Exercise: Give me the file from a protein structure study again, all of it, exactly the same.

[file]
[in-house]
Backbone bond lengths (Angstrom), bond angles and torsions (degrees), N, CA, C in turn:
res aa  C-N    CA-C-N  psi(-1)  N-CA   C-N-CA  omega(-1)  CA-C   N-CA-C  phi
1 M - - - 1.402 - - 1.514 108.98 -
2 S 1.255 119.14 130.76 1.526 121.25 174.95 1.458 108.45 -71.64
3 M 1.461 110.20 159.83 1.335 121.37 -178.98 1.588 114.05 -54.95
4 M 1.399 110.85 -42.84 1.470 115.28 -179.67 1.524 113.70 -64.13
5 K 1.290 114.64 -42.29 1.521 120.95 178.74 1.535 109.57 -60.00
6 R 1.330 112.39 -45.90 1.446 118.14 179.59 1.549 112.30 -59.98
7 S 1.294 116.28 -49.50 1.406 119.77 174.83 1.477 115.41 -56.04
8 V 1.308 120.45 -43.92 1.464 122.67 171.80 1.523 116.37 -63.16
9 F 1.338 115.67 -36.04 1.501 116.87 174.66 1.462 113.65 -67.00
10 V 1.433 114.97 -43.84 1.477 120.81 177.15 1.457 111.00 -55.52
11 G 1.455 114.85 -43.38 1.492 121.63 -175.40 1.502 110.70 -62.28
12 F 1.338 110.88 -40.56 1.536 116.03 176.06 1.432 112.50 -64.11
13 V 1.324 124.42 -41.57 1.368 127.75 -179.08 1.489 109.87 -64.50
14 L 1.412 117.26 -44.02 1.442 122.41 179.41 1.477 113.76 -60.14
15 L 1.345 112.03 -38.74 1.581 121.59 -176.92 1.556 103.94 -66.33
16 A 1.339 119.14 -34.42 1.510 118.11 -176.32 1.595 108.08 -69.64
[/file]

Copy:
[in-house]
Backbone bond lengths (Angstrom), bond angles and torsions (degrees), N, CA, C in turn:
res aa  C-N    CA-C-N  psi(-1)  N-CA   C-N-CA  omega(-1)  CA-C   N-CA-C  phi
1 M - - - 1.402 - - 1.514 108.98 -
2 S 1.255 119.14 130.76 1.526 121.25 174.95 1.458 108.45 -71.64
3 M 1.461 110.20 159.83 1.335 121.37 -178.98 1.588 114.05 -54.95
4 M 1.399 110.85 -42.84 1.470 115.28 -179.67 1.524 113.70 -64.13
5 K 1.290 114.64 -42.29 1.521 120.95 178.74 1.535 109.57 -60.00
6 R 1.330 112.39 -45.90 1.446 118.14 179.59 1.549 112.30 -59.98
7 S 1.294 116.28 -49.50 1.406 119.77 174.83 1.477 115.41 -56.04
8 V 1.308 120.45 -43.92 1.464 122.67 171.80 1.523 116.37 -63.16
9 F 1.338 115.67 -36.04 1.501 116.87 174.66 1.462 113.65 -67.00
10 V 1.433 114.97 -43.84 1.477 120.81 177.15 1.457 111.00 -55.52
11 G 1.455 114.85 -43.38 1.492 121.63 -175.40 1.502 110.70 -62.28
12 F 1.338 110.88 -40.56 1.536 116.03 176.06 1.432 112.50 -64.11
13 V 1.324 124.42 -41.57 1.368 127.75 -179.08 1.489 109.87 -64.50
14 L 1.412 117.26 -44.02 1.442 122.41 179.41 1.477 113.76 -60.14
15 L 1.345 112.03 -38.74 1.581 121.59 -176.92 1.556 103.94 -66.33
16 A 1.339 119.14 -34.42 1.510 118.11 -176.32 1.595 108.08 -69.64